While Java is a busy industrial hub, Yogyakarta– which is also known as Jogja among locals– is Indonesia’s soul. Yogyakarta showcases the island’s rich heritage, that dates back to several centuries. You will hear Javanese at every nook and corner in this beautiful city. Apart from mesmerizing beaches, there are a plethora of magnificent Yogyakarta temples that are several hundred years old and must feature on your Indonesia itinerary.
Yogyakarta temples have recently been resurrected. If you are someone who loves art and history, make sure to visit these temples on your next visit to Indonesia.
1. Prambanan Temple
A magnificent temple in the true sense, Prambanan is a stunning sight to behold. It is considered to be the largest Hindu temple in all of Indonesia. Prambanan temple in Yogyakarta is dedicated to the Trimurti. Right in the middle of the temple complex is a large temple dedicated to Lord Shiva. The structure stands 47 meters high and is surrounded by not one, not two but 999 individual temples! The perimeter of the Shiva temple is intricately decorated with reliefs that illustrate the epic Ramayana. To the North lies the Vishnu Temple and to the South of the Shiva temple, is the Brahma temple. While modern engineers claim that such a beautiful and complex site would need years of planning and construction, legends say otherwise One among the most interesting Prambanan temple facts is that the temple was built around 850 CE.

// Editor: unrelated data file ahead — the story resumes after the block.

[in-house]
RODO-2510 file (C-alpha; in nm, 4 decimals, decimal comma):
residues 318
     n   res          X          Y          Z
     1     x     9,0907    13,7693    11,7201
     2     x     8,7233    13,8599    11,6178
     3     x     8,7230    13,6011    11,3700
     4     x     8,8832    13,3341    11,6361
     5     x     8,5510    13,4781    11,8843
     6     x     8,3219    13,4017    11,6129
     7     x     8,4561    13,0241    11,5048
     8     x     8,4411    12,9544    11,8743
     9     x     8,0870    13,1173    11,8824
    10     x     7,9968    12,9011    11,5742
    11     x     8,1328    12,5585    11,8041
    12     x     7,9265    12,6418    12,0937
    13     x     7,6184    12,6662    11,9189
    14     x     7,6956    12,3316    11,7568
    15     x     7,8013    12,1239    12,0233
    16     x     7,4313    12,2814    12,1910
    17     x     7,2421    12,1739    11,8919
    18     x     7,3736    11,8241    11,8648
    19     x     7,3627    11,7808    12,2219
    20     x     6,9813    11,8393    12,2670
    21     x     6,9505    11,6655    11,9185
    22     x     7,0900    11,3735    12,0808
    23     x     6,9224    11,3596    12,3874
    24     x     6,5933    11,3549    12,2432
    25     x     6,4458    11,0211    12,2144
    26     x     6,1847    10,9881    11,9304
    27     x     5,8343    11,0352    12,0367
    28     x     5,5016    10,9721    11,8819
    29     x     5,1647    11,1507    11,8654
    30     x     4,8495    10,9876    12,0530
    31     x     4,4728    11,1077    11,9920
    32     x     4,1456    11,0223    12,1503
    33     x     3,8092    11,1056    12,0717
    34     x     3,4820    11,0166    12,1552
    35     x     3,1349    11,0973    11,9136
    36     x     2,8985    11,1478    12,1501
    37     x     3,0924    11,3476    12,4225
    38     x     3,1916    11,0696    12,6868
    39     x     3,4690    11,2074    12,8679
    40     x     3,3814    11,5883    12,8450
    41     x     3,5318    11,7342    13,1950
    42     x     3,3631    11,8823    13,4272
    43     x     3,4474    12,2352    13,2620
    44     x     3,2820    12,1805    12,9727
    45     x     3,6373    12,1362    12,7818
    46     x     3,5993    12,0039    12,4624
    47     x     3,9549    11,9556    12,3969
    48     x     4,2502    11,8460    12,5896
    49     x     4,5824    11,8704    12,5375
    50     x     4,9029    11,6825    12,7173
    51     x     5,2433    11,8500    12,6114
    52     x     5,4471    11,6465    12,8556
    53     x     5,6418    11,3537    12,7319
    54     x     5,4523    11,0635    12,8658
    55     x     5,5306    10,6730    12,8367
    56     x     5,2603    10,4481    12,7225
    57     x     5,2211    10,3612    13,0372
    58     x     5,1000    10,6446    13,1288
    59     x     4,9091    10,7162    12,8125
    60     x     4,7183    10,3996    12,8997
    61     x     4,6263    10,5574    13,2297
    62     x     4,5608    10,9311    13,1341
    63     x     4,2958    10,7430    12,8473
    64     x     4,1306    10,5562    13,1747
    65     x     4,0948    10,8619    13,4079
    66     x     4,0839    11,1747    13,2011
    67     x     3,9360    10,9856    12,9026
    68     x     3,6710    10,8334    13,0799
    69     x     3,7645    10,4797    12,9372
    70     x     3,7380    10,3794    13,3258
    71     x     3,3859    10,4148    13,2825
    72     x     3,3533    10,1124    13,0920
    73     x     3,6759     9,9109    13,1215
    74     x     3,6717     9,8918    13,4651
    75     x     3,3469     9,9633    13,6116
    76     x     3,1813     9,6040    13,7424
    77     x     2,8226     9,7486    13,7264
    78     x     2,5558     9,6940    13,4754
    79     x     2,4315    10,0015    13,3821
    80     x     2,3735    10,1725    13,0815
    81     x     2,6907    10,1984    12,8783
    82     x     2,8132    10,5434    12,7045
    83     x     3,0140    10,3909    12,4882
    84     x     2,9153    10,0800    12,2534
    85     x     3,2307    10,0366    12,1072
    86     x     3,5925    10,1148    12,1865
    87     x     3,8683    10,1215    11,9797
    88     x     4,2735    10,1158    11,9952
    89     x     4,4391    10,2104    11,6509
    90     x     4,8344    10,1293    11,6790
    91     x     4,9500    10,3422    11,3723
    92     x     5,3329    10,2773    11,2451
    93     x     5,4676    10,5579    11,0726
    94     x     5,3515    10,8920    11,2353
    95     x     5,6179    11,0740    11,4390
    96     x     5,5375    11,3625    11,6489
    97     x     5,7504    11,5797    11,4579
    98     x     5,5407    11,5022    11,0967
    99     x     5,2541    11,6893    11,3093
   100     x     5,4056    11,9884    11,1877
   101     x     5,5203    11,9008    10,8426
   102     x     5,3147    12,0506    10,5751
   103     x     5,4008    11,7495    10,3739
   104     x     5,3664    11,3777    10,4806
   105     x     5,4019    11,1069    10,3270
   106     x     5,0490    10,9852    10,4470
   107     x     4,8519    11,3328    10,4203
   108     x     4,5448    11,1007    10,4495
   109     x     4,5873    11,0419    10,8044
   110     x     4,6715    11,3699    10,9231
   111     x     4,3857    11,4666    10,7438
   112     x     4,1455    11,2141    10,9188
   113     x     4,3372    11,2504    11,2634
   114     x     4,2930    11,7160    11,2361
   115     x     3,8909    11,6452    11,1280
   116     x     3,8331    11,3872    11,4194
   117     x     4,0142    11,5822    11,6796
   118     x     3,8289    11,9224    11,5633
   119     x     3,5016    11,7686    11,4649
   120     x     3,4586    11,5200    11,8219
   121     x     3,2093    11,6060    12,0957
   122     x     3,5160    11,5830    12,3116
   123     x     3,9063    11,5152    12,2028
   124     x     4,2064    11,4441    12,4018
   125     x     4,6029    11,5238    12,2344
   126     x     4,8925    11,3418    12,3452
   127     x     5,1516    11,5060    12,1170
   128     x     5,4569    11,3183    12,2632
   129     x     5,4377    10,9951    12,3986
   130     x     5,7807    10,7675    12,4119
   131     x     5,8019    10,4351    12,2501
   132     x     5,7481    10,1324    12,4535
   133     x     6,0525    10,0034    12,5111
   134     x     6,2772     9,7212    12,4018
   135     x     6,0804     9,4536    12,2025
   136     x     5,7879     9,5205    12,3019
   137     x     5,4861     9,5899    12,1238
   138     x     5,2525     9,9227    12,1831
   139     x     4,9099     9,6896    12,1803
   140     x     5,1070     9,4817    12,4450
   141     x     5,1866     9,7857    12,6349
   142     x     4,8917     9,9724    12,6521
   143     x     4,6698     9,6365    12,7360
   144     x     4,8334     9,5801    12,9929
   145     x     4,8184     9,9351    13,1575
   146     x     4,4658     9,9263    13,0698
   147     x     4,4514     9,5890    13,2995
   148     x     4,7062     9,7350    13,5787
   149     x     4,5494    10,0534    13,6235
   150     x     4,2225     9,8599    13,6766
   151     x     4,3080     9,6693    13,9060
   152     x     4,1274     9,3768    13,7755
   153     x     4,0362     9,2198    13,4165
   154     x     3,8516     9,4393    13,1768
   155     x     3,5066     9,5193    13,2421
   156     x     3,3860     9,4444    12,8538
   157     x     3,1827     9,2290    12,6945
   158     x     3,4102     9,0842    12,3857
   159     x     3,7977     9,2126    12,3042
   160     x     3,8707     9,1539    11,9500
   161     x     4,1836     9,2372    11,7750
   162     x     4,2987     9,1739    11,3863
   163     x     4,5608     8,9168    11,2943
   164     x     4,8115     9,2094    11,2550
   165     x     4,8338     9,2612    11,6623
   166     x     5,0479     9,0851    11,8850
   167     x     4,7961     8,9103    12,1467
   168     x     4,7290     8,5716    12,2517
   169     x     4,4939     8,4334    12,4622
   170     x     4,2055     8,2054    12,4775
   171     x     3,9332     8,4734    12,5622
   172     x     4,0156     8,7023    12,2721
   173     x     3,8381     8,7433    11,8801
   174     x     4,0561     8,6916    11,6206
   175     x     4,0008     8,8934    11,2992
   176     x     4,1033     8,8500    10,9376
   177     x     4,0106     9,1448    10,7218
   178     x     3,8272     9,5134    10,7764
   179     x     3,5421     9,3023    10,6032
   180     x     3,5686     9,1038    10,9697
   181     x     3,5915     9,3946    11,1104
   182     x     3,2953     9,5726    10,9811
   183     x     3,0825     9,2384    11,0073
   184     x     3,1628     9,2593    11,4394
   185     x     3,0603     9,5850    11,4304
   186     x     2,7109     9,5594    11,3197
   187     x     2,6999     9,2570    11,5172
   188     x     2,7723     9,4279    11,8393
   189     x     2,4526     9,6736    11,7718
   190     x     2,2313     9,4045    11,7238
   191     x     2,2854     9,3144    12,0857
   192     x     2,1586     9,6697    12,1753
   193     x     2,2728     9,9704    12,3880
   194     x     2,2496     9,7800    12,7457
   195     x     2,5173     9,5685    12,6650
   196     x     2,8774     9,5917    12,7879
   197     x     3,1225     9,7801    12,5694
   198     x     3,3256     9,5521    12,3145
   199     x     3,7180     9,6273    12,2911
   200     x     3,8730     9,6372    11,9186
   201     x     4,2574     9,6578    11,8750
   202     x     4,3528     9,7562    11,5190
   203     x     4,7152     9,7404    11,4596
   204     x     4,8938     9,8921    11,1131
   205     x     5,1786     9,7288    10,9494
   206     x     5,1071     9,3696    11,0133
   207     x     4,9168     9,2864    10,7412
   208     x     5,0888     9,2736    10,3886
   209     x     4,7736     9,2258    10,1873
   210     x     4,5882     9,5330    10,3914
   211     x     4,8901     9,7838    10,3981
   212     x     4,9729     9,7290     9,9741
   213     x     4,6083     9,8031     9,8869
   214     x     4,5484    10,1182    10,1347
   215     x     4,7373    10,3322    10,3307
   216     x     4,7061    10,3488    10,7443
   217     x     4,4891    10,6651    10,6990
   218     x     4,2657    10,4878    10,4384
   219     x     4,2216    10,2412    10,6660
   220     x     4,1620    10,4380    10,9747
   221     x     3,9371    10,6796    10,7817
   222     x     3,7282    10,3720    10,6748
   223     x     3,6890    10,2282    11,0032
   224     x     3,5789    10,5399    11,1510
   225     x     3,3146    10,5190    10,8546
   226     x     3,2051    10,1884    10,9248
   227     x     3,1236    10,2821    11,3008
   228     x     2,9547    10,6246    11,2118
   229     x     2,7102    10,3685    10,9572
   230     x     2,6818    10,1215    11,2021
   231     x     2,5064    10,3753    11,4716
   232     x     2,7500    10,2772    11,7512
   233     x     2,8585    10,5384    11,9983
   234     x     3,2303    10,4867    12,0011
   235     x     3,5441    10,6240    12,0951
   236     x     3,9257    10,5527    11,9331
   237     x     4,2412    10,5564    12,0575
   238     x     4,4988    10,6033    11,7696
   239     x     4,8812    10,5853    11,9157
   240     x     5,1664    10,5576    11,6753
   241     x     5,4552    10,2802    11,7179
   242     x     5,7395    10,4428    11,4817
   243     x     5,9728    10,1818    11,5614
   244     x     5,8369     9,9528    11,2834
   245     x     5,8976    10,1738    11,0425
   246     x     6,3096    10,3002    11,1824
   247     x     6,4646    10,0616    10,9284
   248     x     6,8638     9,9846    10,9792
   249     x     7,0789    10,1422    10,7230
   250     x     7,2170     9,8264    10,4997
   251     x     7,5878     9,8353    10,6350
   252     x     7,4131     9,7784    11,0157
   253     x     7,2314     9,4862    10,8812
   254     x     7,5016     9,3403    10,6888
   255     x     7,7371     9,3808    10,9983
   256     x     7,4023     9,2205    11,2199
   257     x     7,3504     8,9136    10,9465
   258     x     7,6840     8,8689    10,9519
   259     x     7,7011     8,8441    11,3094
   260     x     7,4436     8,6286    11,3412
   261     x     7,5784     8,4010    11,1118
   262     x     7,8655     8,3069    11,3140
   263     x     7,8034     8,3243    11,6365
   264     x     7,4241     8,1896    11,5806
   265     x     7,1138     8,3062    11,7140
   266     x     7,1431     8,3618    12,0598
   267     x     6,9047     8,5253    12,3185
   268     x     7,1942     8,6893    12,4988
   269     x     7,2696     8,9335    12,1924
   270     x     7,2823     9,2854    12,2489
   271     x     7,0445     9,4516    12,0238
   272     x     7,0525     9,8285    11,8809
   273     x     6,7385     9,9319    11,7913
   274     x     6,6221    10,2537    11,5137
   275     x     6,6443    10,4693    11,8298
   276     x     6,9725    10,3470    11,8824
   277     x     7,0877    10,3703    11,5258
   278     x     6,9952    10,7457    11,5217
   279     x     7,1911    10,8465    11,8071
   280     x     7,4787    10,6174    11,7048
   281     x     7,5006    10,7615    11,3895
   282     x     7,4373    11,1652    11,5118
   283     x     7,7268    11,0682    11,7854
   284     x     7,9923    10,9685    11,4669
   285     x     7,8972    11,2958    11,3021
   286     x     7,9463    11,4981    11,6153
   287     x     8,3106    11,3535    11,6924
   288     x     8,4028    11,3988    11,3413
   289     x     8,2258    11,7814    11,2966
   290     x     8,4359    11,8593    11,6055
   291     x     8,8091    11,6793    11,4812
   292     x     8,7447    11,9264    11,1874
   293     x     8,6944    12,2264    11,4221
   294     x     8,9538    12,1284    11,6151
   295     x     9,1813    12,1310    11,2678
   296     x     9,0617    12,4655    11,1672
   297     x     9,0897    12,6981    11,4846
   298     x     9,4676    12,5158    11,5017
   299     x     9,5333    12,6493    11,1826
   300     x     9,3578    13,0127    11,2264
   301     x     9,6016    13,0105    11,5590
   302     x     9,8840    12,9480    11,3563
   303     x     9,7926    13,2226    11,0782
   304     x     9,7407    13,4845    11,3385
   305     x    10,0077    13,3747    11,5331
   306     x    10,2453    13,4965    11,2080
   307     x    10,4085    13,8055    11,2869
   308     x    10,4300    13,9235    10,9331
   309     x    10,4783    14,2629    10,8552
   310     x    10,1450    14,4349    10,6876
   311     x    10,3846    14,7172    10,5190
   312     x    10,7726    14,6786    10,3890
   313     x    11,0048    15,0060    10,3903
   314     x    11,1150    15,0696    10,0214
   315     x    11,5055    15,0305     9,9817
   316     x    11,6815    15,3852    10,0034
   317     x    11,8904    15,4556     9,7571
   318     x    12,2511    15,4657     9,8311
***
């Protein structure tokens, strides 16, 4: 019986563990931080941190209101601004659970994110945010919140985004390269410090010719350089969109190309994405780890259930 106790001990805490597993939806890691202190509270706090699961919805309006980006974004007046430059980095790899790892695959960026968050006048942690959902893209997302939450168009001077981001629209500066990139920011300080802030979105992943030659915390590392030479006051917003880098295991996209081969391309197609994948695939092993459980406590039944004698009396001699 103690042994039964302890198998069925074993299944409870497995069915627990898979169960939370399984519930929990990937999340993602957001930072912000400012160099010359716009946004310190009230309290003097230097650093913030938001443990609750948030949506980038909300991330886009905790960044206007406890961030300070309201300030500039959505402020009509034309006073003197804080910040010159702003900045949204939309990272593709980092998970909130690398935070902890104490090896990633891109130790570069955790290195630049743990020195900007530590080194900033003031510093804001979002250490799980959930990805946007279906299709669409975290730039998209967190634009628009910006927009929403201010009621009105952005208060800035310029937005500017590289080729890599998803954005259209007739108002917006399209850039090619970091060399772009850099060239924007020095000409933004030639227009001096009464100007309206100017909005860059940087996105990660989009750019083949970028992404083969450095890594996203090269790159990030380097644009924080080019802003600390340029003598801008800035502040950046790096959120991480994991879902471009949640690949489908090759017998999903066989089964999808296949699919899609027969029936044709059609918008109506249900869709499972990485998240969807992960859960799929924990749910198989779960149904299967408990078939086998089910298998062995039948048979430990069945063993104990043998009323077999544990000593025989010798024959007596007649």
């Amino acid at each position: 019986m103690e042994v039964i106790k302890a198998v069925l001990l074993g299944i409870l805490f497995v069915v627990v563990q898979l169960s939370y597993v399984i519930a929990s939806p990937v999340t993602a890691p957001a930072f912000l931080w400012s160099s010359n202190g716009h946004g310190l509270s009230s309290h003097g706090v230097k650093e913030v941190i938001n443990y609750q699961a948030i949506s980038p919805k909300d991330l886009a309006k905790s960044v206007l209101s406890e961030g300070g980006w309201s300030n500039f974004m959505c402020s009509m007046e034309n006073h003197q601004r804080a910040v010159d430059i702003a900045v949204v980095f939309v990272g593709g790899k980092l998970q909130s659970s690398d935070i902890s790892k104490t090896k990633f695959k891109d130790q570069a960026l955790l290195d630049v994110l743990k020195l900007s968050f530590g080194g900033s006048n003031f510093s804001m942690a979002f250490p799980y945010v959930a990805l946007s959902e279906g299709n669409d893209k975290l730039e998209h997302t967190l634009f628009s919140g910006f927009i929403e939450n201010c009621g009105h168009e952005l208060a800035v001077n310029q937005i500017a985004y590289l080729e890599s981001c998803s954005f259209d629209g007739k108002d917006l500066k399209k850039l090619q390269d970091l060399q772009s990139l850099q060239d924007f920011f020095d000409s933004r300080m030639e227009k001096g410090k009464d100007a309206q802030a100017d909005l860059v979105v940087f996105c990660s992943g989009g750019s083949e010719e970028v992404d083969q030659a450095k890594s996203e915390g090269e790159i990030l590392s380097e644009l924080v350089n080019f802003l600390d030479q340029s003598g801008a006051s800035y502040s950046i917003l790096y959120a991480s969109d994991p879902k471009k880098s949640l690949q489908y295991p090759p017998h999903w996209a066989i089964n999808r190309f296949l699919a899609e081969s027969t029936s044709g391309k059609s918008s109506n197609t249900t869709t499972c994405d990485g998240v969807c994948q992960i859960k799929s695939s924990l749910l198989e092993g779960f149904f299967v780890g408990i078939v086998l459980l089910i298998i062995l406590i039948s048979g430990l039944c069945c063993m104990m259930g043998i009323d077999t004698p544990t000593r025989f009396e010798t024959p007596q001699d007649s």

Location: Kranggan, Bokoharjo, Prambanan, Sleman Regency, Special Region of Yogyakarta, Indonesia
Timings: 6 AM – 5 PM
Entry fee: INR 2958/- per person
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2. Borobudur Temple
Borobudur is unarguably the most ancient and famous temple among the several dozen temples that dot the city of Yogyakarta. This temple is known and lauded for its extraordinary architecture and the many mysteries that surround it. Travelers from across the globe travel long distances to marvel at the mysticism that the temple is synonymous with. Borobudur temple was discovered in the 19th century beneath several layers of jungle and volcanic ash. Strangely, no ancient records about this temple was ever recovered. There are a number of exciting tales that locals tell about this temple.
The most common among them is that the temple was built by Gunadharma in the 9th century. In fact, they claim that you can see the silhouette of the architect taking an eternal break after years of labor. Trek up to the summit of the temple and gaze towards the south. Your eyes will be greeted by a stretch of lush green mountains in a distance that appears to be the form of a resting man. Yet another interesting myth surrounding the Borobudur temple in Yogyakarta, is that the Singa Urung statue has the ability to separate unmarried couples that walk by it. Luckily, according to locals the curse can be reversed if you head down to Kunto Bimo! Sounds preposterous- While the tale does seem a tad bit far fetched, visit Borobudur temple sunrise and be prepared to be mesmerized by the scenic vistas that await you!
Location: Jl. Badrawati, Kw. Candi Borobudur, Borobudur, Magelang, Jawa Tengah, Indonesia
Timings: 6 AM – 5 PM